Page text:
Whether you live in London, Hong Kong or in the New York Metro area, like I do, brand images and slogans are everywhere. Not only are they in magazines, on top of taxicabs and plastered across billboards, they’re dominating the digital space. And we’re mostly okay with that, as consumers, because it’s how we relate to brands. A company’s logo and its tagline can tell us a lot about their business at face value.
Unfortunately, a logo and a tagline only go so far to capturing our attention, and most importantly, earning our loyalty.
Any brand can create a compelling promise, but the best brands have a proven track record of delivery on those guarantees. As the former VP of Virgin Management, I’ve seen first hand the power of brands that not only “talk the talk” but really “walk the walk”.
All Virgin brands share the common promise of delivering something different and better than the competition. The successful Virgin businesses bring this to life, not just in clever campaigns, but in customer experiences that feel, well truly different and better.
Don’t let the toilet flush away your brand
Sounds obvious and easy right? But delivering on your brand promise consistently and in every touch point (big and small) is one of the hardest, and most important, things a business needs to do. Take for example a place the majority of brands overlook: the bathroom.
Companies often spend millions or billions of dollars on advertising quality, commitment, focus on the customer only to have customers walk into their store (or restaurant, or even airline) and have bathrooms be unsanitary. One dirty restroom can undermine millions of dollars of advertising in 30 seconds flat.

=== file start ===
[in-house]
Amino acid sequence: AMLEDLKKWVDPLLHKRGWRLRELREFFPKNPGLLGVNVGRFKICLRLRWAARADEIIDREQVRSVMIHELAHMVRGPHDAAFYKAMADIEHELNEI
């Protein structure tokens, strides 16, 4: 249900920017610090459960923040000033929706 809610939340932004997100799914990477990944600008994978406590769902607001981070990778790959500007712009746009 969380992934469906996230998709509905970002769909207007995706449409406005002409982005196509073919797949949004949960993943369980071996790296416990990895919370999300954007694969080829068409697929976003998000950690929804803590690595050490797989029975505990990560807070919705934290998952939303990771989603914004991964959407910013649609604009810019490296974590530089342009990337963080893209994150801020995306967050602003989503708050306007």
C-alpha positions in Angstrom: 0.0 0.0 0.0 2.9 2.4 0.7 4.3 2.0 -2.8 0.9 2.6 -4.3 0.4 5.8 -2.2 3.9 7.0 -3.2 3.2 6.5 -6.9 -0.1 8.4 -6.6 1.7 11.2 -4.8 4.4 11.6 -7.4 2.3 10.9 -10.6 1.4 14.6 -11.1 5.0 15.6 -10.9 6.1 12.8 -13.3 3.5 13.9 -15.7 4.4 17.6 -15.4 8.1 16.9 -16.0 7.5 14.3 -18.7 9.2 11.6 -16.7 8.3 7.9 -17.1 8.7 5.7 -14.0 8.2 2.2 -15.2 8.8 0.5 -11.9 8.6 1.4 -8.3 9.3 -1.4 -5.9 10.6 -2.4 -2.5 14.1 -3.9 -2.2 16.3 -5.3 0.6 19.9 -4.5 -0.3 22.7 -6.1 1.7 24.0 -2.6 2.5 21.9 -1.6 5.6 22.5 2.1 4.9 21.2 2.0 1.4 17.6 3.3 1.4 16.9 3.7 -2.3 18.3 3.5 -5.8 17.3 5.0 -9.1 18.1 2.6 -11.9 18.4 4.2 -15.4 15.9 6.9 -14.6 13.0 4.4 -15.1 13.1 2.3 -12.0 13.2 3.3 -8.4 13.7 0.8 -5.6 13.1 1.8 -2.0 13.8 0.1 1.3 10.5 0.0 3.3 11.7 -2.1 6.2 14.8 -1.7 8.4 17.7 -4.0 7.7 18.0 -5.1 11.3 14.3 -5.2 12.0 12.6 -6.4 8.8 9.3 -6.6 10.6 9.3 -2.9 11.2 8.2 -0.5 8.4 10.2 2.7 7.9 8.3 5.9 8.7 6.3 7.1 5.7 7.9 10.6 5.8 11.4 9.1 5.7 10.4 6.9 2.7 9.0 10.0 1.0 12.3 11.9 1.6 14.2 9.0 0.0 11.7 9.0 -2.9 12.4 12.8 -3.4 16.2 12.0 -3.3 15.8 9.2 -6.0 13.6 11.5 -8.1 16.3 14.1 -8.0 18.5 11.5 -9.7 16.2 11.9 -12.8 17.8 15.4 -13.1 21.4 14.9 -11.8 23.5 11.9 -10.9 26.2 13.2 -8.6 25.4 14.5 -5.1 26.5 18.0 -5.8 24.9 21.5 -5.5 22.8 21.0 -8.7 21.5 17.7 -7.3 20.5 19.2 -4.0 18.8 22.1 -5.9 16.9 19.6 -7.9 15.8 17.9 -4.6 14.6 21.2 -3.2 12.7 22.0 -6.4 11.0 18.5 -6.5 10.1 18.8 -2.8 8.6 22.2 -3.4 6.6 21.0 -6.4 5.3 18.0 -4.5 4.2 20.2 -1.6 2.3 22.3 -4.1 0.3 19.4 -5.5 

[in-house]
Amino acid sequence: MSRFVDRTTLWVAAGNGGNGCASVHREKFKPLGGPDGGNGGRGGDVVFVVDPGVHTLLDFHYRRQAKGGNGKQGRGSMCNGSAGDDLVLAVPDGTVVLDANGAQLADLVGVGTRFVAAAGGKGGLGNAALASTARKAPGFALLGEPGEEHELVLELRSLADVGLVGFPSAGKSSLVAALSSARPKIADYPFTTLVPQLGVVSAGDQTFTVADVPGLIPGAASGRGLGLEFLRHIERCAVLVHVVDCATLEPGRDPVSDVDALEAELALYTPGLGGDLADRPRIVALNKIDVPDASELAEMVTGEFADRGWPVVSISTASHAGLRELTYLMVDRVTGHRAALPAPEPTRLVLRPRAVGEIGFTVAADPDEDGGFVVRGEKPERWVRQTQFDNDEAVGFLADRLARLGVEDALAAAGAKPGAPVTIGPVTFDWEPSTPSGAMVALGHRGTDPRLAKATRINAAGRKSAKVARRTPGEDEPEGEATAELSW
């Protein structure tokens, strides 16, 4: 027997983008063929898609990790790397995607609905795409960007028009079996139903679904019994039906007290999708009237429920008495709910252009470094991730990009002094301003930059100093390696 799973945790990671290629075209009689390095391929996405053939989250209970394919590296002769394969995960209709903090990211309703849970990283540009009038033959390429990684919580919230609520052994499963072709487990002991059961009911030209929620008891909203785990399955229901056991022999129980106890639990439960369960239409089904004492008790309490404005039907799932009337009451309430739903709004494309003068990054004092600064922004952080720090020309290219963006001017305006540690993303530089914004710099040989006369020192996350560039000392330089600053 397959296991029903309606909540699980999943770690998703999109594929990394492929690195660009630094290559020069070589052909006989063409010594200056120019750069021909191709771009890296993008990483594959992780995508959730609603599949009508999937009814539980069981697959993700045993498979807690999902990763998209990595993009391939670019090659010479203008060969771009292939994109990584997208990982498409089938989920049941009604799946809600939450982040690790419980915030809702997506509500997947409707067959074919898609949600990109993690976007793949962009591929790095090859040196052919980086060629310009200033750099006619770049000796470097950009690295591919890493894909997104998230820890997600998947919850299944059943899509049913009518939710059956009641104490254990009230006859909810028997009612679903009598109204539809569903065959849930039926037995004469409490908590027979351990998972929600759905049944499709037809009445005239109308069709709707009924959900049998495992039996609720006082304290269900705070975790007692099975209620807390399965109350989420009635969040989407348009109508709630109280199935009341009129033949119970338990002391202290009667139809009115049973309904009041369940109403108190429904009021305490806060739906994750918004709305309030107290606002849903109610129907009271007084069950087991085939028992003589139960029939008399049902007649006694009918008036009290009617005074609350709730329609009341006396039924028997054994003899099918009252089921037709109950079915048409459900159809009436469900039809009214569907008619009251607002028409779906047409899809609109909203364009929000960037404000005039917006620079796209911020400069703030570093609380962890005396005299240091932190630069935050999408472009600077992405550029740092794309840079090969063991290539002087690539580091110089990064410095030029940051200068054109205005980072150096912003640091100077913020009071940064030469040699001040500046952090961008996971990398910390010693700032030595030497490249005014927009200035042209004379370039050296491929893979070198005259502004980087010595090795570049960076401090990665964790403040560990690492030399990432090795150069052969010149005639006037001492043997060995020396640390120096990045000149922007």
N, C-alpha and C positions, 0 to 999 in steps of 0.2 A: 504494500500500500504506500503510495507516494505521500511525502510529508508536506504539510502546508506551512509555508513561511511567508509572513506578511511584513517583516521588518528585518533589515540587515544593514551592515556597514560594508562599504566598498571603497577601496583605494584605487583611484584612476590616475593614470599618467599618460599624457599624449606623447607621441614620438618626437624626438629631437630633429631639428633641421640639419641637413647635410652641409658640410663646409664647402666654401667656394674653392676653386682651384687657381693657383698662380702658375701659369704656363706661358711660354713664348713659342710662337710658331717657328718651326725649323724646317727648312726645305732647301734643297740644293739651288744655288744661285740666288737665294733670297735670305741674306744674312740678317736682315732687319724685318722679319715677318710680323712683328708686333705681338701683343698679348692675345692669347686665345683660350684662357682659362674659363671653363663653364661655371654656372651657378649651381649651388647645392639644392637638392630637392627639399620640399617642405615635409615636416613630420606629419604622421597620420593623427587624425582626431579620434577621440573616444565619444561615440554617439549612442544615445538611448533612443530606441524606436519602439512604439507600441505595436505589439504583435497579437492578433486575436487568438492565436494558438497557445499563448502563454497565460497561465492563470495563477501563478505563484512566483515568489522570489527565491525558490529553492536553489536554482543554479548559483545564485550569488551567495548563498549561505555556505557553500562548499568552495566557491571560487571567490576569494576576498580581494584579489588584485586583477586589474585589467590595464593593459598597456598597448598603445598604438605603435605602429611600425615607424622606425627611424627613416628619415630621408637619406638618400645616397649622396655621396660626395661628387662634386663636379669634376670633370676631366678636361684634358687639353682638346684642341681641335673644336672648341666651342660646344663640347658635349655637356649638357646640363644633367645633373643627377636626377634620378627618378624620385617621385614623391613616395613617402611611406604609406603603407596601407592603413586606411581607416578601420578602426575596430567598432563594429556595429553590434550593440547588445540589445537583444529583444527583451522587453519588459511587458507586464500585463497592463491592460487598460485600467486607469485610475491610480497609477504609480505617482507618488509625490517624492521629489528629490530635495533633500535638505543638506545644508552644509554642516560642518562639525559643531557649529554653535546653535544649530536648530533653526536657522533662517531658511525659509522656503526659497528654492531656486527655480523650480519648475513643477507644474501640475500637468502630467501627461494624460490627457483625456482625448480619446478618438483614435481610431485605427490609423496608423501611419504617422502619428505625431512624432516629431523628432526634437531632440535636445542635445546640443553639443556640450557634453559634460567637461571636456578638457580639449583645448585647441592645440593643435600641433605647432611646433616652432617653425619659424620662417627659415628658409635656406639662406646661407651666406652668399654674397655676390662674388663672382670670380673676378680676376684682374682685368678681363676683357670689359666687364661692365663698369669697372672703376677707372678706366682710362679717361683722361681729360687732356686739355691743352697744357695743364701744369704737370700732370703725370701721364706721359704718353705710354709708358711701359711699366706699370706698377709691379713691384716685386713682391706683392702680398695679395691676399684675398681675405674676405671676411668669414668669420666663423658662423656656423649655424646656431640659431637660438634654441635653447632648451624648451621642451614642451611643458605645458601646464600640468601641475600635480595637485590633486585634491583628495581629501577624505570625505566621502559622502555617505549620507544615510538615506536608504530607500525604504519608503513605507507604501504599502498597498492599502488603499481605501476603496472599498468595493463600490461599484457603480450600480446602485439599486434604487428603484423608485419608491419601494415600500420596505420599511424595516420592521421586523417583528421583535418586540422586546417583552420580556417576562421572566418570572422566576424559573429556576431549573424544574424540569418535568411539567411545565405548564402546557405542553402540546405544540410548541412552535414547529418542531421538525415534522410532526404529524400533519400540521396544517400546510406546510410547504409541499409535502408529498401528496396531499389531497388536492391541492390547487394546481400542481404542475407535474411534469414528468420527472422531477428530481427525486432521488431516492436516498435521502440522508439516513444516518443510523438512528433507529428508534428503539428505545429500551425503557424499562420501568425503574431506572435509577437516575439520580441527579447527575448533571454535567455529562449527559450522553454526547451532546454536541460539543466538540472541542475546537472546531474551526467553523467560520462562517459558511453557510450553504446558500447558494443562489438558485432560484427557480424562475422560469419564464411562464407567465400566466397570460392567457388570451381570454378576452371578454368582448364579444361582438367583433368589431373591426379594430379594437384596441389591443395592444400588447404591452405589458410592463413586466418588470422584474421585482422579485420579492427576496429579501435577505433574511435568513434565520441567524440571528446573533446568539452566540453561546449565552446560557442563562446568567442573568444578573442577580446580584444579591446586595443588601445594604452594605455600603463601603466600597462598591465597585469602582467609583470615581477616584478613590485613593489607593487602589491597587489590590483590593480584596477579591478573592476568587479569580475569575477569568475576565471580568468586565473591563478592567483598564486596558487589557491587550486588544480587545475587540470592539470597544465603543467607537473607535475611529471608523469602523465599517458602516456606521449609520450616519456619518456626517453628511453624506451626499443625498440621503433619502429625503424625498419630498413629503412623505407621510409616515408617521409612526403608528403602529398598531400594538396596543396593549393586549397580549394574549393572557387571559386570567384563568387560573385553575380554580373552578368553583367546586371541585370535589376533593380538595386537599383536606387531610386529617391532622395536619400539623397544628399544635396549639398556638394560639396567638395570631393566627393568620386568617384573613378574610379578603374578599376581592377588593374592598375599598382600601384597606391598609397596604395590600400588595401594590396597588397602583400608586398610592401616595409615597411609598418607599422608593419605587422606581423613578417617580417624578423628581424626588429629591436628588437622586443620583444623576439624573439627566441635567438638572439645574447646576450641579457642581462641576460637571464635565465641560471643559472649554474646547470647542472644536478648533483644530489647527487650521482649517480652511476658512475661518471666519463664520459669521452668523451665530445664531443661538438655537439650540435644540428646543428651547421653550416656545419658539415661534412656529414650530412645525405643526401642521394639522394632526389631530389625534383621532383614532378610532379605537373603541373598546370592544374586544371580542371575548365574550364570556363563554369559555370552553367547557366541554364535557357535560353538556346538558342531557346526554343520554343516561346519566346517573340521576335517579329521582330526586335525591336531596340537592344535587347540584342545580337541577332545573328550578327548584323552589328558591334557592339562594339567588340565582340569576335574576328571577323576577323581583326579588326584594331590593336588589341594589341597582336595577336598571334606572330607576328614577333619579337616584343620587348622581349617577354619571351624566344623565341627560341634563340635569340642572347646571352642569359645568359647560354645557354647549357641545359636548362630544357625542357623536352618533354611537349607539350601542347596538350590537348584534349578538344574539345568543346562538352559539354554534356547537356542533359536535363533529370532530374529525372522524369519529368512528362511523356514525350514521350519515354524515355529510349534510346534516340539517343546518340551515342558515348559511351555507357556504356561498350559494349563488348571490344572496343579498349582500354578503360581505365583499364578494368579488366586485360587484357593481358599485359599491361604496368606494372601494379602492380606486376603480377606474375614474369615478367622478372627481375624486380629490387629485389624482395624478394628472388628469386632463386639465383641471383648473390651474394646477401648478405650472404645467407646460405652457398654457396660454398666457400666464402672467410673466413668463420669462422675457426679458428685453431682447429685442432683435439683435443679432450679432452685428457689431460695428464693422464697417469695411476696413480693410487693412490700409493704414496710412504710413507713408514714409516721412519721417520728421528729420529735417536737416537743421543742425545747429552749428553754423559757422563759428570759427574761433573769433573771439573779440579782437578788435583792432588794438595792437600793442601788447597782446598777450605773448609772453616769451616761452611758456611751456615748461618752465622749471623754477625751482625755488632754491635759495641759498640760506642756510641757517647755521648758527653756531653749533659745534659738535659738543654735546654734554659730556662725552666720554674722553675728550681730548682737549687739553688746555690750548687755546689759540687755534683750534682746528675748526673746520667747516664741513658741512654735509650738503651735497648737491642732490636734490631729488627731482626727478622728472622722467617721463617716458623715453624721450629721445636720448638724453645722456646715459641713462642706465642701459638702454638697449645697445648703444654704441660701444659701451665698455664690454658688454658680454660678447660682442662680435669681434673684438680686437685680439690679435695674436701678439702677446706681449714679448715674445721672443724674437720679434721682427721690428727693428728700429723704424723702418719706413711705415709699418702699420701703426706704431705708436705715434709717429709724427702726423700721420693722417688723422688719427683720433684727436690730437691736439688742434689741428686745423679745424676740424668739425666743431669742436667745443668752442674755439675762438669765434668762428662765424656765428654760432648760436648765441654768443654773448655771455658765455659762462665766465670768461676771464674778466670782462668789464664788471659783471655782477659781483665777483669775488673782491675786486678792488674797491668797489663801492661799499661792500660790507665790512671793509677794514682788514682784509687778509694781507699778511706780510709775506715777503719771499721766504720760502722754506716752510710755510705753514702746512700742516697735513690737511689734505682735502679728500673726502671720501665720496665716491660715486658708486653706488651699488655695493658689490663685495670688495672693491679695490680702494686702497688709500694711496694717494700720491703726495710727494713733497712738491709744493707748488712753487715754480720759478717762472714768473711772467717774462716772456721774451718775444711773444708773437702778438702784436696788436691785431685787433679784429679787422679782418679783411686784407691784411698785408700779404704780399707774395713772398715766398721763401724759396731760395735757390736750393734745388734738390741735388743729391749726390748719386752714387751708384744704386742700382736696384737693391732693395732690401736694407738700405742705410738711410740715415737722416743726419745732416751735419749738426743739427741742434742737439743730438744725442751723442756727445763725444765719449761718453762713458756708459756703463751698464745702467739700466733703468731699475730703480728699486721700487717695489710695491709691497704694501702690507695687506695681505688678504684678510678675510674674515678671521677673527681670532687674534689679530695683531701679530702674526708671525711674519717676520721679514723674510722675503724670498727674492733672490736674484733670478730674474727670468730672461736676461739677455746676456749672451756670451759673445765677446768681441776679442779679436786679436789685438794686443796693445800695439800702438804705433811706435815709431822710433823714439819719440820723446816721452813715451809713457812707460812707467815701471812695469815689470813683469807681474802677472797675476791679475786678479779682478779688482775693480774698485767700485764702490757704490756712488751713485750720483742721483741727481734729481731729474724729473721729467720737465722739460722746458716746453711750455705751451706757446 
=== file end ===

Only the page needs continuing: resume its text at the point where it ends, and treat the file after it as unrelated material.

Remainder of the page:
Bake your brand strategy into your operations
Virgin America promises a “A breath of fresh airline,” and they use this brand promise as an operational north star leading them to make product development choices (mood lighting, a touch screen in-flight entertainment system, crystal-clean bathrooms) that deliver. Virgin Atlantic has also chosen to take three revenue generating upper class seats out of the plane and put in a bar for added relaxation and socializing mid-flight. Now that’s service. It’s one that carries and operational trade-off, but is felt to be important enough because of the distinctive halo it gives the brand.
You don’t have to be a big brand to get it right. You just need to take the time to really think about your brand promise up front and then make sure you deliver. Take the traveling deluxe food truck Rickshaw Dumplings, for instance. The dumpling truck travels throughout New York City, bringing its chilled edamame and chicken and Thai basil dumplings piping hot and ready for tasting. I’m hungry already.
And bingo – that’s the thing my fellow dumpling darlings expect. Disregard for a minute the stark and identifiable red lettering that is Rickshaw’s logo. Rickshaw Dumpling isn’t just claiming delight for its customers, it’s creating a business model that delivers delight. Literally – all around the city.
Your brand is your business. Don’t make the mistake of separating them
It doesn’t matter if you’re a startup founder or Larry Page. You can’t create a logo or spout a brand promises and expect it to carry your brand if you don’t deliver on what you say you will. If Virgin Airlines stopped offering the high level of customer service they do, I’m sure their Twitter feed, Facebook page and emails to customer service would reflect that almost instantly. Excellence is what people have come to expect – and fortunately for its brand, excellence is what shows through.
Live up (and deliver!) to your brand promise, or risk losing your audience and customers. And no one wants that – even if you’ve got a shiny logo, because a bright thing fades. Brand memories, though, they last.
Food for thought: How is your brand walking the talk and bringing the promise to life in business?